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  • Morse Taper Reamer's

    Has any one tried the china made Morse Taper Reamer's. Will they do the job or is it a waist of money

  • #2
    Depends on the job... I helped a friend fix up an old Logan 9" lathe he found laid over on its side behind an auto parts shop. At one point, something must have slipped in the tailstock and left a nasty burr that prevented anything else from seating properly. He picked up a cheap import reamer and lightly reamed the bore by hand. Did the job just fine.

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    • #3
      I've tried to recondition/repair two tailstock tapers, a mt3 and mt4 with supposedly decent quality import reamers. In both cases the reamers wouldn't cut so in my experience it was a waste of time and money. I think the mt4 reamer was $136 and the mt3 reamer was $89. But I must say that both lathes I was trying to repair had hardened quills and were better quality than a South Bend.

      I setup my tool post grinder to do the job myself but found I couldn't hold the tolerances I wanted so I ended up having the repairs done at a grinding shop in Oregon.

      Good Luck,

      Ron

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      • #4
        Thanks so far its a 50 50 preposition i just want the reamer for clean up. I never bought china HSS cutting tools

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        • #5
          Like the man said, if the barrel is hardened, then a reamer (any reamer, Chinese or otherwise) is a waste of time. Is it hardened?
          If not, and all you are doing is cleaning the scuffs out of it, then Chinese should be fine.
          'It may not always be the best policy to do what is best technically, but those responsible for policy can never form a right judgement without knowledge of what is right technically' - 'Dutch' Kindelberger

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          • #6
            I have several MT reamers an MT0, MT1 and MT2. Two are chinese, or at least import low cost. One is US made. All work well, and the matching MT centers and other tooling fits the tapers.

            China is a big place, and probably more than one factory makes the reamers. All I know is that what I have works fine.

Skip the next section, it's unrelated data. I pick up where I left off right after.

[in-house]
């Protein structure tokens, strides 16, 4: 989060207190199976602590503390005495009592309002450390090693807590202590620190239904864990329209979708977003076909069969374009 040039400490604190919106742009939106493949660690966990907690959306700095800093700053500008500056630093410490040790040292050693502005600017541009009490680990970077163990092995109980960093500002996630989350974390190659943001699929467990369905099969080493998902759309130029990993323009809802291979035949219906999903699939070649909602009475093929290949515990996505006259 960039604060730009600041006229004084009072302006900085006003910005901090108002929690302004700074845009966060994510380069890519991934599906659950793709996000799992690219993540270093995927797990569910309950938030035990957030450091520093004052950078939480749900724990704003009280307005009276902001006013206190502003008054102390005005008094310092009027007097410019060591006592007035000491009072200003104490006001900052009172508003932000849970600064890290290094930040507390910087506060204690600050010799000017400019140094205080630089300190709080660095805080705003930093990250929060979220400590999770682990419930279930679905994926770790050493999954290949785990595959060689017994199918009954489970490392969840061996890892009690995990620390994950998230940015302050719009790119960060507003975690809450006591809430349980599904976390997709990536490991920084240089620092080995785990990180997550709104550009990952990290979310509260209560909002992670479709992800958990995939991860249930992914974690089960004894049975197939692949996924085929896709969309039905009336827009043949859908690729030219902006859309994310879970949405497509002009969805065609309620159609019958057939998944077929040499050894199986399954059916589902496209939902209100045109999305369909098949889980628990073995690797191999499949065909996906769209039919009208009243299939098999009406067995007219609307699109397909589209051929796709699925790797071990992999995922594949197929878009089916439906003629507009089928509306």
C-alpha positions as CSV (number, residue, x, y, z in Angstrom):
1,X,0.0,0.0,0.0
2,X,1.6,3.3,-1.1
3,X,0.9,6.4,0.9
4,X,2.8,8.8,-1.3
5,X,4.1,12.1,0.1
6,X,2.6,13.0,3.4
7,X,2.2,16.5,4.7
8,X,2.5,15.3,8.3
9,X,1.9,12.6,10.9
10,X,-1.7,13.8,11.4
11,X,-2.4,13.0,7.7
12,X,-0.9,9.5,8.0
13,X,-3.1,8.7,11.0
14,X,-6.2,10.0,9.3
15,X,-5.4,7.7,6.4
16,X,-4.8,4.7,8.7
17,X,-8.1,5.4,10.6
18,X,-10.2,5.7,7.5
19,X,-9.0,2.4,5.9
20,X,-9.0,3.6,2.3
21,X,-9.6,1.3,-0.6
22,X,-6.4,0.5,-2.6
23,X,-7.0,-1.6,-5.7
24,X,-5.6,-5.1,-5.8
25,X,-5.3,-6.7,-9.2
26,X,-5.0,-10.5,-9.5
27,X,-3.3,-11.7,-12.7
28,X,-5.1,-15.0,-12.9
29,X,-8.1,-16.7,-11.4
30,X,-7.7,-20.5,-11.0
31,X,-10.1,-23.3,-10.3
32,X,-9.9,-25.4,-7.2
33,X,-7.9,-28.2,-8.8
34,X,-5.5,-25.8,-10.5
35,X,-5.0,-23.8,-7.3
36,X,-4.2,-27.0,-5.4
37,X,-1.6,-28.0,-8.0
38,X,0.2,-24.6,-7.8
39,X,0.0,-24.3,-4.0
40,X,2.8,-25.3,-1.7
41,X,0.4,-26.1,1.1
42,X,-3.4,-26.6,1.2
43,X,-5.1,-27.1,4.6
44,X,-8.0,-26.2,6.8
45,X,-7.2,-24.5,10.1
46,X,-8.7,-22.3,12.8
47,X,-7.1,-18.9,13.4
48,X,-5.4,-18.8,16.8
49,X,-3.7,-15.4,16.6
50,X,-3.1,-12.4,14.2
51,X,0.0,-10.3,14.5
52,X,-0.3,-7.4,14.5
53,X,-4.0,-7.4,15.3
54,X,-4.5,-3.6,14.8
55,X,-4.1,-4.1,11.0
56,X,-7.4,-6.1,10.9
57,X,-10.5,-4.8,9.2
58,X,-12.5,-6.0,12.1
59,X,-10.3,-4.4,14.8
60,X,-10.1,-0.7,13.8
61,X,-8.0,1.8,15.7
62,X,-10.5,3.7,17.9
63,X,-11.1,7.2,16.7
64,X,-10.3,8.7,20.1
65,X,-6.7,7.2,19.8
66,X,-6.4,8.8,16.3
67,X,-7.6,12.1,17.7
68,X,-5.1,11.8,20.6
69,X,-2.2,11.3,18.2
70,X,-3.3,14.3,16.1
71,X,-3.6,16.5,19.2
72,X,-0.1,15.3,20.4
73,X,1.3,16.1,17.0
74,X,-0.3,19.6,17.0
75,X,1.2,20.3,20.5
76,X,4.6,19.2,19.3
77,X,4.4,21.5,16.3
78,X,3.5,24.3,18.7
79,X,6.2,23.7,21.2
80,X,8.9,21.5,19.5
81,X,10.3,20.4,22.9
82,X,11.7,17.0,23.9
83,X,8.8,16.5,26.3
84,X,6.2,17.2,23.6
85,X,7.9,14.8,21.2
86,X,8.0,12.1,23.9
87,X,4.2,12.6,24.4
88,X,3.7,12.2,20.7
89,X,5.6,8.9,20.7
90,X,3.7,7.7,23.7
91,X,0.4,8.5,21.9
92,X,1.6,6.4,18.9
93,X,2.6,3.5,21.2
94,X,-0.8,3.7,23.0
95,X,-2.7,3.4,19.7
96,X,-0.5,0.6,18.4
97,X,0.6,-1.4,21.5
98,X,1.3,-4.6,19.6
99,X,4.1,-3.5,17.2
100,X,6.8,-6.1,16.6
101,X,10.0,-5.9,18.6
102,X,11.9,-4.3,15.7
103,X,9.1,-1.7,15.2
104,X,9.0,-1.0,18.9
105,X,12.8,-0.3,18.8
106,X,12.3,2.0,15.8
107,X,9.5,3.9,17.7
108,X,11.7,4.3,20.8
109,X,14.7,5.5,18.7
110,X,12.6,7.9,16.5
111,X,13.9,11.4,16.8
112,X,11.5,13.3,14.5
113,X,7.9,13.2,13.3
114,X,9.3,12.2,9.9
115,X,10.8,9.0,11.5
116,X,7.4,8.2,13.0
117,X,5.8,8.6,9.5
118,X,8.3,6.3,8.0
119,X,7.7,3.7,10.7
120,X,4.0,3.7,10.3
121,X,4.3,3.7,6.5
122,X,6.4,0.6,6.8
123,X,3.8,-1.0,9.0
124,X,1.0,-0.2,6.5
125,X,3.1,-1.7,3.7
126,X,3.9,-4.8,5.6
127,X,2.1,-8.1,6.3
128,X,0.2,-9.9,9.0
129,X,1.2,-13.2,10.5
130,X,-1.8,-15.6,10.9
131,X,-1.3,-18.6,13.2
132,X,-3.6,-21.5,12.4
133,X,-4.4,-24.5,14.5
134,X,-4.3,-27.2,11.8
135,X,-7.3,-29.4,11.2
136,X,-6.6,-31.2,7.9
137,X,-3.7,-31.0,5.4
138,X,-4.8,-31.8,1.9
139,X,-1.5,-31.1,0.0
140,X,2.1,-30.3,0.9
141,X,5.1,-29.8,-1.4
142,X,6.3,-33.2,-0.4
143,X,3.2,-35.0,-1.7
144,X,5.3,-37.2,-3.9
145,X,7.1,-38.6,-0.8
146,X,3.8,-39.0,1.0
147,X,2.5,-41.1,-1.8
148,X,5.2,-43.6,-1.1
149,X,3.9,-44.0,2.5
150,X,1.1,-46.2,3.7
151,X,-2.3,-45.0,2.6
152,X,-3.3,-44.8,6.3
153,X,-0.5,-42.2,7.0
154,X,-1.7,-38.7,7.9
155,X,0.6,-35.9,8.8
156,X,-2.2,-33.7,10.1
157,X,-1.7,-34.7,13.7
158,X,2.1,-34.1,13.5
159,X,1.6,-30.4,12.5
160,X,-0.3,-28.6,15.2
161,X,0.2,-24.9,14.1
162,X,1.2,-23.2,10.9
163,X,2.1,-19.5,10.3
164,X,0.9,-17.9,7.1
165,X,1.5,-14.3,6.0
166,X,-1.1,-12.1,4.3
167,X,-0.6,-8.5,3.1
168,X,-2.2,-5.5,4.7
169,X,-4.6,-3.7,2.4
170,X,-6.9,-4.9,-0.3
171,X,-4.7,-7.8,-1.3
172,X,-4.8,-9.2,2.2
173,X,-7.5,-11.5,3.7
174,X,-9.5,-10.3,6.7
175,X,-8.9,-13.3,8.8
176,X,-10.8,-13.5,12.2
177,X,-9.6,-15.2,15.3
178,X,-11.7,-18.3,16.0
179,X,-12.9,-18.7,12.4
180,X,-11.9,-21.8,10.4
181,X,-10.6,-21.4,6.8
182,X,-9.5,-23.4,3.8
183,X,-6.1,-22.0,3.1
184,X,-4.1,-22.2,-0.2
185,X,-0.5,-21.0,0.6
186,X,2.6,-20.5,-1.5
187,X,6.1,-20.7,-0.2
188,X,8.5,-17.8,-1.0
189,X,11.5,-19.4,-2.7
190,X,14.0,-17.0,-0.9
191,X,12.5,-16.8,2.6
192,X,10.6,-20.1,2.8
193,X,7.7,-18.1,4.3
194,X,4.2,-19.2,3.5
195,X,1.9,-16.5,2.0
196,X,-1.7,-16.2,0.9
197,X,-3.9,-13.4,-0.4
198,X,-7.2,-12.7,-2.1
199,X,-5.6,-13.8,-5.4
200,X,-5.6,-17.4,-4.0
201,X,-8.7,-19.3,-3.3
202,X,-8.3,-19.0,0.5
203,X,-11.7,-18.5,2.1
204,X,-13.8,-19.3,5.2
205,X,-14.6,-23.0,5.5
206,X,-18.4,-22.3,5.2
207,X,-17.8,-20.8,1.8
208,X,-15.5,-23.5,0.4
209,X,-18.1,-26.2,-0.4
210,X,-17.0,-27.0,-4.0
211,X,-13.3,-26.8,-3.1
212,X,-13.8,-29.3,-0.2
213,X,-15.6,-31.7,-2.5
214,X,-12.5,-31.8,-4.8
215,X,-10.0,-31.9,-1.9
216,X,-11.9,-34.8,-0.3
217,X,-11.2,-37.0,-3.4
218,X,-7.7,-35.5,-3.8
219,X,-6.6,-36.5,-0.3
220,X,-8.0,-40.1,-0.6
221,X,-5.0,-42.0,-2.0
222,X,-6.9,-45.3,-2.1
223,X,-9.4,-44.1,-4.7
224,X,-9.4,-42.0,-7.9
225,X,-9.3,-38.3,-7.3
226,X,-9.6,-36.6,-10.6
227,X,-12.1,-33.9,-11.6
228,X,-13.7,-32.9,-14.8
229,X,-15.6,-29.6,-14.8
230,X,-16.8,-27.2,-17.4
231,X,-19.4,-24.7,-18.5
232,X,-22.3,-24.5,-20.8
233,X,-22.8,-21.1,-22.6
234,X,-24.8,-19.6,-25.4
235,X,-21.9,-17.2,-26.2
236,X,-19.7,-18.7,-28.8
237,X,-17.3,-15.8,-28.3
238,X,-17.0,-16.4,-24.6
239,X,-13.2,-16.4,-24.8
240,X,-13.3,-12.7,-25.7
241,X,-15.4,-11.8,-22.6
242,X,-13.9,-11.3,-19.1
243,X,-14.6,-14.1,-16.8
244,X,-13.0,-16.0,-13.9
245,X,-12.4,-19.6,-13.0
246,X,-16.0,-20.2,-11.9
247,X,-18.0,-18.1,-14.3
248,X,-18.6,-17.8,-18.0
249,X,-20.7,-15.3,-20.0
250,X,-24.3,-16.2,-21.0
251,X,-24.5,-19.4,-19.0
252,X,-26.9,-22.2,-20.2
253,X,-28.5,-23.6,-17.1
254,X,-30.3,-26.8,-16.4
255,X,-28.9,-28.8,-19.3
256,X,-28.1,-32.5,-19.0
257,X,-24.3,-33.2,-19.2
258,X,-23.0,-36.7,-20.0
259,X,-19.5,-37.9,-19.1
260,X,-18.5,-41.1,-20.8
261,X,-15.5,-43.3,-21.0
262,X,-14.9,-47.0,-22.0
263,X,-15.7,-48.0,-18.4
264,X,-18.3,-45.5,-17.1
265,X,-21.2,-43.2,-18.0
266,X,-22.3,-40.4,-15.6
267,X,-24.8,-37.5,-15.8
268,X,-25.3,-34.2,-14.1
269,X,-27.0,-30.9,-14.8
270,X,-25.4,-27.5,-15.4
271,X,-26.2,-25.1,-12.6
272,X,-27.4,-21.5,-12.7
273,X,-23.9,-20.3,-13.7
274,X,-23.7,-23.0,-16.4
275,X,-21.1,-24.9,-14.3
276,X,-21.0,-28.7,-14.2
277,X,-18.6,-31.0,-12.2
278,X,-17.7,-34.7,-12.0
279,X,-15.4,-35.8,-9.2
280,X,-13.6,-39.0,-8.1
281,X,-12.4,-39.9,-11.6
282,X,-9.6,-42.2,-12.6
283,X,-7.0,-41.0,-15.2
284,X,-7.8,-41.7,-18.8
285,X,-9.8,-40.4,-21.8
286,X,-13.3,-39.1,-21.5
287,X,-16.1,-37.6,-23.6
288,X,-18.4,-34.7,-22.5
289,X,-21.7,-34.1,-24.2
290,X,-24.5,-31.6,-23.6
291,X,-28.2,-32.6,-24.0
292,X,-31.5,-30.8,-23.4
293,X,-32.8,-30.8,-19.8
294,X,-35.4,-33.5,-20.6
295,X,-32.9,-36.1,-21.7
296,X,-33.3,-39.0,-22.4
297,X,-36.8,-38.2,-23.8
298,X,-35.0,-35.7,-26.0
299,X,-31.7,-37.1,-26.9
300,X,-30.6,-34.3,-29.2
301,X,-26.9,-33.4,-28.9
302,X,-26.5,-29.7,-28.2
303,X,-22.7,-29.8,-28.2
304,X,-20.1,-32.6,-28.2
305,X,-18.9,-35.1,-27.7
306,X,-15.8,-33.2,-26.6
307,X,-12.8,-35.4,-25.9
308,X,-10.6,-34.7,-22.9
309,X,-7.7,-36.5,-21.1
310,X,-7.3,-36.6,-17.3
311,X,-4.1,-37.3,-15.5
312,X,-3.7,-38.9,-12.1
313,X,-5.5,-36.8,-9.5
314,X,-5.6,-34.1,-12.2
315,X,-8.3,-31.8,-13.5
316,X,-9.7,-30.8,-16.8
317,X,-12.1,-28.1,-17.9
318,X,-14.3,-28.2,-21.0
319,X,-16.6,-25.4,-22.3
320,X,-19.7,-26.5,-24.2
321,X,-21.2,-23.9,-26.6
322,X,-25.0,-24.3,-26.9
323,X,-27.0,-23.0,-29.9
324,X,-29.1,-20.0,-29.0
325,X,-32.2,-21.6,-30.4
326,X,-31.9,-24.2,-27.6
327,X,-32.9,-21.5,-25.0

CNC machines only go through the motions

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            • #7
              Would be better to tell where you are planning to buy them, as quality depends on the manufacturer and not the country.
              Amount of experience is in direct proportion to the value of broken equipment.

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              • #8
                McMaster has MT0 through MT5 hand reamers for $50 to $300, and mostly used for clean-up and deburring.

                http://www.mcmaster.com/#morse-taper...amers/=133x8im

                For such purposes, I would think perhaps it would be possible to grind some relief slots on a worn-out or broken Morse taper tooling bit so that the shank can be used as a reamer.

                Another possibility might be to glue some strips of abrasive cloth along a Morse taper shank, and use that for cleanup and deburring, especially if the socket is hardened. Final cleanup might be done using lapping compound, although it can be problematic for tapers as opposed to cylindrical bores:

                http://easyweb.easynet.co.uk/~chrish...ount/t-lap.htm

                http://bbs.homeshopmachinist.net/arc...hp/t-6782.html

                http://www.practicalmachinist.com/vb...tapers-189746/
                http://pauleschoen.com/pix/PM08_P76_P54.png
                Paul , P S Technology, Inc. and MrTibbs
                USA Maryland 21030

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                • #9
                  Originally posted by PStechPaul View Post
                  For such purposes, I would think perhaps it would be possible to grind some relief slots on a worn-out or broken Morse taper tooling bit so that the shank can be used as a reamer.
                  Except most stuff is not hard enough to cut anything.